What can I do if the swat team broke into my fathers home without a warrant? 47 Answers as of July 09, 2013

SWAT knocked down my father's door and no search warrant rendered. Guns and marijuana were confiscated. The property is not in plain view, consent was not given, and law enforcement lives not in danger. SWAT received a call from a spiteful family member. Father has no priors and a hardworking and loving father and husband. Please give advice!

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Edward  D. Dowling IV Attorney at Law
Edward D. Dowling IV Attorney at Law | Edward D. Dowling IV
I would need further information but generally swat team can enter without a warrant if they have probable cause to believe criminal activity is being done. In this case p it appears probable cause was supplied by the family member. You shoud hire an attoreny and disclose al the facts to see if anything illegal was done.
Answer Applies to: New York
Replied: 10/28/2011
Cornish, Crowley, Rockafellow, & Sartz, PLLC
Cornish, Crowley, Rockafellow, & Sartz, PLLC | Jacob Peter Sartz IV
I'd recommend you consult privately with an attorney if you need specific legal advice for your particular circumstances. Anyone charged is presumed innocent until proven guilty. The prosecutor would need to prove any allegations beyond a reasonable doubt. Whether the search was legal will be an issue if the prosecutor plans on attempting to use the seized items in a pending case. If the search was illegal, then a timely filed suppression motion could ensure that the evidence could not be used. However, there are other exceptions to the warrant requirement besides the ones listed in this e-mail. Ultimately, it depends on the particular circumstances.
Answer Applies to: Michigan
Replied: 10/5/2011
Reza Athari & Associates, PLLC | Riana Durrett
If a defendant is charged with a crime that could involve jail time, then he or she will have a right to an attorney, even if they cannot afford one. The details of the case should be discussed with the attorney, who should be able to enlighten the defendant on the parameters of the Fourth Amendment right against unreasonable search and seizure.
Answer Applies to: Nevada
Replied: 9/19/2011
Law Offices of Sean Logue
Law Offices of Sean Logue | Sean Logue
You should hire an experienced criminal attorney who should be able to file a Motion to Suppress the search.
Answer Applies to: Pennsylvania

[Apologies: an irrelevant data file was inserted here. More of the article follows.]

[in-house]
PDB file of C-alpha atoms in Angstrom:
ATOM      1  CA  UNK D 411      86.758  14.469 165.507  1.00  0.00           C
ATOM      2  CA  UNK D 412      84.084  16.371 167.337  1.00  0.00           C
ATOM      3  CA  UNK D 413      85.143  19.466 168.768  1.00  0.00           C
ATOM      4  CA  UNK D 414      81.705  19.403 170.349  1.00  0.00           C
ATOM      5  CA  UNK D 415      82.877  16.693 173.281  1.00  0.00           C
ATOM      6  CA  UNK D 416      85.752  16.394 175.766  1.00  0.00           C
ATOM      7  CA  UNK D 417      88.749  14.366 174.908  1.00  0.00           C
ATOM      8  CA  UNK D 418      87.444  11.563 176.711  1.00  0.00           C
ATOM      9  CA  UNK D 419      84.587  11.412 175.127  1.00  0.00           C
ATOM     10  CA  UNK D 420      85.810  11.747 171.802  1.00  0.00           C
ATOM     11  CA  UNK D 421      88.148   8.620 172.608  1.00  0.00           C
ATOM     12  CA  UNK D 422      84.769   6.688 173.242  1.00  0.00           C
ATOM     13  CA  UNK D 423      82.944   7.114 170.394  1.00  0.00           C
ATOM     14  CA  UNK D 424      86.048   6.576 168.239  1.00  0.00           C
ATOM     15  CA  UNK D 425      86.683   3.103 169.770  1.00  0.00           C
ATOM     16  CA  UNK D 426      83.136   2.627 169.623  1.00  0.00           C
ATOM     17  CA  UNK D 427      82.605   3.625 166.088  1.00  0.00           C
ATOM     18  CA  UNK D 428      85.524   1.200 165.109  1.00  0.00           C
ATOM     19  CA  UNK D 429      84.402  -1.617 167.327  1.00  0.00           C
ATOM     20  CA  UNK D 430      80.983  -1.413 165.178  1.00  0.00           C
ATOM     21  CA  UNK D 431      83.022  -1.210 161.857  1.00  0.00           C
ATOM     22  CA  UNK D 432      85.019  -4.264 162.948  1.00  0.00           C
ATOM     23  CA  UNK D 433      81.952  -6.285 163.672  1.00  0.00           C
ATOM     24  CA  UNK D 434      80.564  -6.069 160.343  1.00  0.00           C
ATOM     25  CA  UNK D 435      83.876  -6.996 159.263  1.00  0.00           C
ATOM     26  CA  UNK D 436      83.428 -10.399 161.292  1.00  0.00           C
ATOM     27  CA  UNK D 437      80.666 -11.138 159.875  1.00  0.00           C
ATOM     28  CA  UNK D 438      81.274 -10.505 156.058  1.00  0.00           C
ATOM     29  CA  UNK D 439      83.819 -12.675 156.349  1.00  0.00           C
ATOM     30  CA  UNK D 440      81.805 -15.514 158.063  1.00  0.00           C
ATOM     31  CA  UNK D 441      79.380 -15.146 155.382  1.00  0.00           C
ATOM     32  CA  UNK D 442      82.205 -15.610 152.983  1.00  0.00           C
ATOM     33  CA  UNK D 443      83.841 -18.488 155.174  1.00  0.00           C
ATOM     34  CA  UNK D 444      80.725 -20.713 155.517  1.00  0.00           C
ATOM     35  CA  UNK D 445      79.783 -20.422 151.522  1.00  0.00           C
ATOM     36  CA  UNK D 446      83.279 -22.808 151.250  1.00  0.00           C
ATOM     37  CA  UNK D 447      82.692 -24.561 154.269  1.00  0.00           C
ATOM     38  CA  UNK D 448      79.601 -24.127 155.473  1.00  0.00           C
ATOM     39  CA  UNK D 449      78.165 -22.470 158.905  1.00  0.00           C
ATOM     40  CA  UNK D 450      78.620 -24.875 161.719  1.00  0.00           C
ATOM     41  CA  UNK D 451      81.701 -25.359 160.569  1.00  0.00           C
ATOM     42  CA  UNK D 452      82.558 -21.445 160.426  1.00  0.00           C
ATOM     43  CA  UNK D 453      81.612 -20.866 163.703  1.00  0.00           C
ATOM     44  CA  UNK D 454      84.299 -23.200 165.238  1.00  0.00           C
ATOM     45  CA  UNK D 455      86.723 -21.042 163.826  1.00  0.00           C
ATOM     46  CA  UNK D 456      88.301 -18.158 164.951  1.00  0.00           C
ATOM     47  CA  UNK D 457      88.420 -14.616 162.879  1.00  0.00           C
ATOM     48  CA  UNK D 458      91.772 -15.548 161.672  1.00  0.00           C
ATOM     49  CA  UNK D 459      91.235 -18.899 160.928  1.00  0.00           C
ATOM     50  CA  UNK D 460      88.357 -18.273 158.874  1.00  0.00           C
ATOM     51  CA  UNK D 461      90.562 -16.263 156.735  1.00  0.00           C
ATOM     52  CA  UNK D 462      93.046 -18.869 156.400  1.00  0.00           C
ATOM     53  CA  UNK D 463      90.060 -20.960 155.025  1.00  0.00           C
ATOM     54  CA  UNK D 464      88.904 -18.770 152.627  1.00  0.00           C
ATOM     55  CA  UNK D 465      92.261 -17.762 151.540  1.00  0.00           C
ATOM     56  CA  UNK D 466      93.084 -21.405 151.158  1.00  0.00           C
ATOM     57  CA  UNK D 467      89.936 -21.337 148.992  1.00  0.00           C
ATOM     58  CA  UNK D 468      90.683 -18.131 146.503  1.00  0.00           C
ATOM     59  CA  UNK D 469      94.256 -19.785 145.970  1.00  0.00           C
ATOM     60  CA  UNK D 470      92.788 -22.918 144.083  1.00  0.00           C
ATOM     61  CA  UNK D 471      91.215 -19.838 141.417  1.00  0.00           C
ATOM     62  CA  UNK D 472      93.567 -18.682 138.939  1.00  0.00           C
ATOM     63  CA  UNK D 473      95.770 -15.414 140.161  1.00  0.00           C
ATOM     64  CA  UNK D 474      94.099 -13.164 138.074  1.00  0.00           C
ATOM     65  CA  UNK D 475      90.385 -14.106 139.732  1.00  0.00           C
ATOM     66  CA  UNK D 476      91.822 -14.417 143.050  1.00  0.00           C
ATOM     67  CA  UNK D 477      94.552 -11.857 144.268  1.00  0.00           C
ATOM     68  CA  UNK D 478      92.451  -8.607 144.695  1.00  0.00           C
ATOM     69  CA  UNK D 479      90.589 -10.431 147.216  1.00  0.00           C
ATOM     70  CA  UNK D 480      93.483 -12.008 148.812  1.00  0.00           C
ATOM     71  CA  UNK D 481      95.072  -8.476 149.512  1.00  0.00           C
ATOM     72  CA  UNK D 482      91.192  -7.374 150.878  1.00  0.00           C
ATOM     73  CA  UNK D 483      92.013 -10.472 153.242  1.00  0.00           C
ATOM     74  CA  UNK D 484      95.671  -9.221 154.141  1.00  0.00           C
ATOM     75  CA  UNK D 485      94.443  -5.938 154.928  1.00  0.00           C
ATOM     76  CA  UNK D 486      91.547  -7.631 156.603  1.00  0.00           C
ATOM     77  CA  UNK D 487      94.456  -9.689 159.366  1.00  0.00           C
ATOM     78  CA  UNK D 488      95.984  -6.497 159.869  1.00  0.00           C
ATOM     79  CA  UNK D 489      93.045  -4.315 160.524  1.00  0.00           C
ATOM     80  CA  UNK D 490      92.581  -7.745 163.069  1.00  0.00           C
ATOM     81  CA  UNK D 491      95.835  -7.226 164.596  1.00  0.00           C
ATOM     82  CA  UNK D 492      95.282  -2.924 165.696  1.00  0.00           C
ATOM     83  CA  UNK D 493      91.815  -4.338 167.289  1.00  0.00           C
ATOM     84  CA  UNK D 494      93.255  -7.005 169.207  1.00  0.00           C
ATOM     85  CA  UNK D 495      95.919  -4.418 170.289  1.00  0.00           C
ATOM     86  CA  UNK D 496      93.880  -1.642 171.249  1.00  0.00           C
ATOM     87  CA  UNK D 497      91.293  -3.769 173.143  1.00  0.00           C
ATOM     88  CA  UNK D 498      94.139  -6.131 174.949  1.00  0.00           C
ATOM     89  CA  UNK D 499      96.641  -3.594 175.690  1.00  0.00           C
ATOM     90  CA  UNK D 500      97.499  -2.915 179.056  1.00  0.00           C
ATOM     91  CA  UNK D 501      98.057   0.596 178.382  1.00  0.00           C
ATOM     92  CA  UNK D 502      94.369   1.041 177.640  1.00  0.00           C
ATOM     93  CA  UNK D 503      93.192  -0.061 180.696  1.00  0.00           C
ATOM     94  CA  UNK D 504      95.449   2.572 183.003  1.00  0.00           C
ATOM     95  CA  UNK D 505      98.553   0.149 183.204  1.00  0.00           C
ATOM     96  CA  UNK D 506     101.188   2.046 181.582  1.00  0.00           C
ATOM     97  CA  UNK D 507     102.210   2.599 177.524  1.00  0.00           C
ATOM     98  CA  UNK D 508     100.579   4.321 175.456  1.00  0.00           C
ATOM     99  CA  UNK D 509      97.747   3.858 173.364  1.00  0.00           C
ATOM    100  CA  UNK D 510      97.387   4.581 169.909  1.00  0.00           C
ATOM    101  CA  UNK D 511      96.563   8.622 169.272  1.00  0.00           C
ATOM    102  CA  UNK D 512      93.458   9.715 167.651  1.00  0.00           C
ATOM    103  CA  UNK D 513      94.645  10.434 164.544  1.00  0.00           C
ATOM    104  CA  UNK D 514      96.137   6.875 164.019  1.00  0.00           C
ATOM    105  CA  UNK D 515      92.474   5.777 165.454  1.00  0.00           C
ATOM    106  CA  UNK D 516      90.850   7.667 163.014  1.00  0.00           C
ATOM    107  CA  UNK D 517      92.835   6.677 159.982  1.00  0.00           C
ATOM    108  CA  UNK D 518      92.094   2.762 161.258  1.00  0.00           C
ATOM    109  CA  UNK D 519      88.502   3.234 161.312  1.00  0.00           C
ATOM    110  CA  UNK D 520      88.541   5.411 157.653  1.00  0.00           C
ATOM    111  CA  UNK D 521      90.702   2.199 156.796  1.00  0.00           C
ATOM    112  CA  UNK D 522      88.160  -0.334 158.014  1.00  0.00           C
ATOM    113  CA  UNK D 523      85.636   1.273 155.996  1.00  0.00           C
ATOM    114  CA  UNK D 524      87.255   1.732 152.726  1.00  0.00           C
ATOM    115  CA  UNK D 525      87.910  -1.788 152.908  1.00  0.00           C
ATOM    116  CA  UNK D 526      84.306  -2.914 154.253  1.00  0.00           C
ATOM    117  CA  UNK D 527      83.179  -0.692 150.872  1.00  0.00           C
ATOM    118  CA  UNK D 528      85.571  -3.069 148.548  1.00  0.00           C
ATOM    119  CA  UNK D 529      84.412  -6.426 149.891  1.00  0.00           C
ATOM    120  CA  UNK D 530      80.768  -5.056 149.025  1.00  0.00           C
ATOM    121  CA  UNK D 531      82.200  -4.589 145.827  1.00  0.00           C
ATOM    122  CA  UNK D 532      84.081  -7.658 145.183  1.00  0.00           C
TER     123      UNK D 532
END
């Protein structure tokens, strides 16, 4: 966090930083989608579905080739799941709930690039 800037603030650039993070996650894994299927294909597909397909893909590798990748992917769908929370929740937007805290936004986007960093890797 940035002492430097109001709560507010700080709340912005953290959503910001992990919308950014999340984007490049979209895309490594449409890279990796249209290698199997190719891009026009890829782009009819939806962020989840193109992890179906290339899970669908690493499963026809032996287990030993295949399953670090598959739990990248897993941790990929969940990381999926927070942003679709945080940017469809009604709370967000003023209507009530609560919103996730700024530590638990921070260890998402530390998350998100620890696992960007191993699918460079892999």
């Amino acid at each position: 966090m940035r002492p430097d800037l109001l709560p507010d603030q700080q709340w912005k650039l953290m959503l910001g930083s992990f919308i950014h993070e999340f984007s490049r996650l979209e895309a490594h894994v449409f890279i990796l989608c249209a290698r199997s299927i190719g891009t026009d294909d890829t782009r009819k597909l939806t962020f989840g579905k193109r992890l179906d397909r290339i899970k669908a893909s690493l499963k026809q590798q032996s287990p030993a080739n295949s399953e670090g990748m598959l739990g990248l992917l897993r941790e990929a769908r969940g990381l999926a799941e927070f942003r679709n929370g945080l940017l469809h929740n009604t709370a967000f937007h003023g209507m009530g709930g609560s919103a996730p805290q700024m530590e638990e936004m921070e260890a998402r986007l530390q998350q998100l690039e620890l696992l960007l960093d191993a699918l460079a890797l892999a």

Replied: 9/19/2011
D T Pham Associates, PLLC
D T Pham Associates, PLLC | Duncan T Pham
If SWAT was used then there was clear and present danger which negates the need for a search warrant. Hire a lawyer.
Answer Applies to: Texas
Replied: 9/16/2011
    Thomas J. Tomko Attorney At law
    Thomas J. Tomko Attorney At law | Thomas J. Tomko
    Thank you foryour inquiry Without a warrant, there may be a problem for law enforcement. Evidence may be inadmissible, and there may be a civil claim against them. Your case should be reviewed by the attorney you hire to determine the best course of action. I hope that this was helpful.
    Answer Applies to: Michigan
    Replied: 9/16/2011
    Reeves Law Firm, P.C.
    Reeves Law Firm, P.C. | Roy L. Reeves
    HIRE A LAWYER ASAP. The scenario you point out is a candidate for a Supression hearing.
    Answer Applies to: Texas
    Replied: 9/16/2011
    Goolsby Law Office
    Goolsby Law Office | Richard Goolsby
    We are the Goolsby Law Firm, LLC, criminal lawyers in Augusta, Georgia. We recommend you hire a criminal attorney as soon as possible to discuss all your rights and options, including potentially contesting the constitutionality of this search. Good luck!
    Answer Applies to: Georgia
    Replied: 9/16/2011
    Law Offices of Scott G. Hilderman
    Law Offices of Scott G. Hilderman | Scott G. Hilderman
    Depending on the facts it may be a situation where you can get the seizure of the drugs suppressed as evidence in the case which would likely result in the case being dismissed.
    Answer Applies to: Montana
    Replied: 9/16/2011
    Palumbo and Kosofsky
    Palumbo and Kosofsky | Michael Palumbo
    Your father needs defense counsel to get the evidence seized against him suppressed, i.e., kept out of evidence at trial. We can represent him.
    Answer Applies to: New York
    Replied: 9/16/2011
    Law Office of Richard Williams
    Law Office of Richard Williams | Richard Williams